The executions provoked a public outcry, having been pushed through despite repeated appeals for a halt by UN human rights special rapporteurs Javaid Rehman and Agnes Callamard, who stressed that the suspects had been tortured into confessions and denied a fair trial.

Less than two weeks earlier, on 18 June, the Islamic Republic hanged Mohammad Salas, a member of the pacifist Sufi order Gonabadi Dervishes, on similar charges of staging a terrorist bus-ramming attack against security forces during street protests in Tehran in February.

Yet, this swing to more radical and "revolutionary" actions is not limited to the domestic sphere and internal political scene. The Islamic Republic's foreign policy is taking a more offensive-aggressive turn as well, which seems to be primarily driven by a growing threat perception among top Iranian leaders, as Iran-backed forces in the region face mounting military pressure and the likelihood of military conflict between Tehran and its regional nemeses gradually rises.

On the same day as the executions of the Kurdish dissidents, the Revolutionary Guards fired seven short-range ballistic missiles at a number of opposition Kurdish bases in Iraqi Kurdistan, killing at least 11 people and wounding many more. Such a measure to target armed opponents based outside of Iran's territorial borders with missiles was nearly unprecedented in the life of the Islamic Republic.

In June 2017, Iran had responded to the IS terror assaults in Tehran with missile strikes against its bases in Syria’s eastern province of Deir ez-Zour.

Less than two weeks earlier, Reuters claimed in an exclusive report that Iran had transferred ballistic missiles to its non-state Shia allies in neighboring Iraq and was planning to develop a missile production capacity there.   

As controversial as they are, in current circumstances such bold moves make complete strategic sense from a "realist" perspective. In fact, Tehran seems to be deterring potential foreign aggression in the future, but also bracing itself for the rainy day when its possible withdrawal from the nuclear deal and resumption of nuclear activities might prompt Israel and its allies to take military action.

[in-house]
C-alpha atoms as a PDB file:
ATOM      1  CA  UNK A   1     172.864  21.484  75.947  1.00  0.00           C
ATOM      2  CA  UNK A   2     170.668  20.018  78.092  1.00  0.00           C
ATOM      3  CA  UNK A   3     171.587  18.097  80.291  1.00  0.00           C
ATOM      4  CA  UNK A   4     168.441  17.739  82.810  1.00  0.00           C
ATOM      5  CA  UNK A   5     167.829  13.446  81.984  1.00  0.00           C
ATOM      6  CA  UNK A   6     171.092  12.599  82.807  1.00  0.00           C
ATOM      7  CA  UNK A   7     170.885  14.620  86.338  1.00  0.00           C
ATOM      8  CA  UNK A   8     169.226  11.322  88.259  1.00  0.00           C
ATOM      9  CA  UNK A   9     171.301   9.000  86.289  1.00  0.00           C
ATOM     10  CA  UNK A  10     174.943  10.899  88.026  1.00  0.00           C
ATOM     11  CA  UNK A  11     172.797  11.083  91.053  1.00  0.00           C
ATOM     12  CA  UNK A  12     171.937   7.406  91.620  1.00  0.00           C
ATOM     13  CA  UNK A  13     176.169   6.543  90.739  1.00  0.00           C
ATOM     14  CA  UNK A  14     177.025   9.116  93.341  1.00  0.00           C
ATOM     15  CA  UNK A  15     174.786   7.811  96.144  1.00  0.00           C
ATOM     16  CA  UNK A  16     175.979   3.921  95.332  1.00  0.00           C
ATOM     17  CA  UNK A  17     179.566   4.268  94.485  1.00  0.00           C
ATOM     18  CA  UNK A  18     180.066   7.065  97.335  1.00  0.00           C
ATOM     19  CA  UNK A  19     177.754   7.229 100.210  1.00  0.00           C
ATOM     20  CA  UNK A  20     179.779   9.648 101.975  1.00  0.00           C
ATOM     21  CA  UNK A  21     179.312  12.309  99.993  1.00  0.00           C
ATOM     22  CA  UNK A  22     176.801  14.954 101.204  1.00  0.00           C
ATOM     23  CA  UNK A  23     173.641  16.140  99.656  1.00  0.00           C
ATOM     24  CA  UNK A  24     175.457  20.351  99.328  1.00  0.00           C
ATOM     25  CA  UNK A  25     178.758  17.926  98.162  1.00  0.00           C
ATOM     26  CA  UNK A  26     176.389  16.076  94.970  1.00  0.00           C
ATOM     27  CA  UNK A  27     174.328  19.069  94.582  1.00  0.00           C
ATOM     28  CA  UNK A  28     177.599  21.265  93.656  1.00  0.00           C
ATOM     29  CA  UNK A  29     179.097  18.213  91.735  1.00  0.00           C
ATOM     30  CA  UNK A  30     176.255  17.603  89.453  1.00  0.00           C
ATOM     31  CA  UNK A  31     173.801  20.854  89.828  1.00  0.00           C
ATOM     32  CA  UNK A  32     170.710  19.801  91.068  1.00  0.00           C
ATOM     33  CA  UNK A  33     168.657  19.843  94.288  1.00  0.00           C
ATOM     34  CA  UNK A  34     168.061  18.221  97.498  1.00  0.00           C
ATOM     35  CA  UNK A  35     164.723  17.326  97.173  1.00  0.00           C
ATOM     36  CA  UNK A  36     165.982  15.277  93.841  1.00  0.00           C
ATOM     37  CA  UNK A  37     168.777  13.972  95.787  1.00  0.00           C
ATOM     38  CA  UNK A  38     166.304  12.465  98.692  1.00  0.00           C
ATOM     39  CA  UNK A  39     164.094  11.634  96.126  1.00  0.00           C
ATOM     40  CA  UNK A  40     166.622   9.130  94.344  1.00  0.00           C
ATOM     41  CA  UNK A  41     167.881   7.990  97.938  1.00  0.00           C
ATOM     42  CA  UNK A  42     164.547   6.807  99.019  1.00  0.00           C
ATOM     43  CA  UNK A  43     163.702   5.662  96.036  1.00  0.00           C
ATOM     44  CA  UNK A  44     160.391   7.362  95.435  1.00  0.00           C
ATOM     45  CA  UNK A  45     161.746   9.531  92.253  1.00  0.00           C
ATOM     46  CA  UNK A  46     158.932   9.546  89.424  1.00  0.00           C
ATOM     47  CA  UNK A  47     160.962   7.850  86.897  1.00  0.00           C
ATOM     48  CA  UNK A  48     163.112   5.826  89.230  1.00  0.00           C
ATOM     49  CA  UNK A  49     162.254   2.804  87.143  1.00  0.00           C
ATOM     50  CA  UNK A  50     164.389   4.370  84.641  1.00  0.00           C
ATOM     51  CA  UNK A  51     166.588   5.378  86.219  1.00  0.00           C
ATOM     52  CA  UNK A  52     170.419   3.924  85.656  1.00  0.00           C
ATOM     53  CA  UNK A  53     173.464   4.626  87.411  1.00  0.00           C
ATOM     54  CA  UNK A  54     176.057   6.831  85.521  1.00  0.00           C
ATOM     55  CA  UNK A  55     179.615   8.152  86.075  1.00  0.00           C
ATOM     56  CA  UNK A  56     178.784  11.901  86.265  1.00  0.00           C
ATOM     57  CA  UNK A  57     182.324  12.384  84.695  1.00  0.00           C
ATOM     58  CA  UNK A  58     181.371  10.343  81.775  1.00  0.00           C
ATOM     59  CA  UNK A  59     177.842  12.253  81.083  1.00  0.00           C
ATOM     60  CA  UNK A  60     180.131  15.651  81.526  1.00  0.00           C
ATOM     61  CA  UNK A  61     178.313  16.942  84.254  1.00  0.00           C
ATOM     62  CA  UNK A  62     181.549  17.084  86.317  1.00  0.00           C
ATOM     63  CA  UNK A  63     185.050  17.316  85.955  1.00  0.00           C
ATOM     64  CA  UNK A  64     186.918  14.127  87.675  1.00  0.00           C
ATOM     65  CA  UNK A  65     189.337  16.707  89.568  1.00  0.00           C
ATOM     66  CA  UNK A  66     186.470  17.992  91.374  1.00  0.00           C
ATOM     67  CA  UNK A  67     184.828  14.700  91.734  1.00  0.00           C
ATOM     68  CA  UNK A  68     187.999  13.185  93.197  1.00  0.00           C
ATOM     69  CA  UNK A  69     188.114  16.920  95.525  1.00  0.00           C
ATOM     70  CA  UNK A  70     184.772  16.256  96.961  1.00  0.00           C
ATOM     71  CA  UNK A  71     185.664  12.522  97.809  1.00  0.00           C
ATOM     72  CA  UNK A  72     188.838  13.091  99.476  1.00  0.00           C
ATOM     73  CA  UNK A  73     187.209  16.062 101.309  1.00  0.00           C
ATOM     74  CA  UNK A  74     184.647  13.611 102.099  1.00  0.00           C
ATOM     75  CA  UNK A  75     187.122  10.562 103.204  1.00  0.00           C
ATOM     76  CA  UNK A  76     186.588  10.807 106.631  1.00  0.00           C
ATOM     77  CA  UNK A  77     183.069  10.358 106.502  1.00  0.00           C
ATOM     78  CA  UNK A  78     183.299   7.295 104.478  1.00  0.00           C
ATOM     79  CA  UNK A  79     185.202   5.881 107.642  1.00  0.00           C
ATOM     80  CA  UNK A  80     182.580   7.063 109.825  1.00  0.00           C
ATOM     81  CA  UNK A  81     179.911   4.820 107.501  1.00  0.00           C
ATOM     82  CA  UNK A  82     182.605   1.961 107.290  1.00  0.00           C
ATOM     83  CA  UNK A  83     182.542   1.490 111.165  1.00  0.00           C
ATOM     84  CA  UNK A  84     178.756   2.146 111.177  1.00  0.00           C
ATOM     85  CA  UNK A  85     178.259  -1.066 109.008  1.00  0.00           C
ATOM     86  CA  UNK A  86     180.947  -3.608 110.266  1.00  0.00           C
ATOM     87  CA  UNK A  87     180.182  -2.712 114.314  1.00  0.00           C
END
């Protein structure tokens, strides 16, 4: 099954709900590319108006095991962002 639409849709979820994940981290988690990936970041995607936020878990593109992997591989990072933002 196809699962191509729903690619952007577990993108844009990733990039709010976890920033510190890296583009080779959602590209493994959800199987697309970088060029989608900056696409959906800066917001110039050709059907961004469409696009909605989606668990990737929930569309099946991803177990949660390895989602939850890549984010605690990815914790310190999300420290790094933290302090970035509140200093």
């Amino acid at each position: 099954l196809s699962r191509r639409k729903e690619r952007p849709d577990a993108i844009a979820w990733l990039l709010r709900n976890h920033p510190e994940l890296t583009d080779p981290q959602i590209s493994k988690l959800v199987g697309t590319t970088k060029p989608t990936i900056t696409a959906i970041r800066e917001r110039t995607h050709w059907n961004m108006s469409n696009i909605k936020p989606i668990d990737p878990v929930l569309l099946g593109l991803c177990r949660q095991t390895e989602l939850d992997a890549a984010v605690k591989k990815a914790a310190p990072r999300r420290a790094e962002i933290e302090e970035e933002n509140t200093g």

In a landmark speech after his appointment as the head of the newly formed Iran Action Group in the US State Department, Brian Hook recently announced that the Trump administration was seeking to negotiate a broad "treaty" with the Islamic Republic. The US goal is "a comprehensive deal with Iran that addresses the full scope of its destabilising behaviour", he said, stressing that "Iran's nuclear proliferation and development of ballistic missiles must be addressed together, not separately".

Iranian foreign minister Mohammad Javad Zarif was quick to dismiss the US offer of talks on the grounds that Washington had already violated the 2015 Iran nuclear agreement.

Now, the US Secretary of State Mike Pompeo has made a similar call, highlighting President Donald Trump's willingness to meet with his Iranian counterpart President Rouhani  - and even with Supreme Leader Ayatollah Khamenei - at the United Nations this week.

Five things to watch for at this week's UN General Assembly

Negotiations between Tehran and Washington, however, are very unlikely at the moment. The rapidly growing economic pressure - following the US reinstating of nuclear sanctions - along with increasing domestic instability and insecurity have paved the way for the resurgence of a hardline politics in Iran, which keeps bringing moderates closer to hardliners.

Under such escalatory circumstances, the window for diplomacy will be closing and military conflict will become a more serious possibility. 

Maysam Behravesh is a multimedia journalist at the TV channel, Iran International. He is also a PhD candidate in the Department of Political Science and an affiliated researcher at the Center for Middle Eastern Studies, Lund University, Sweden.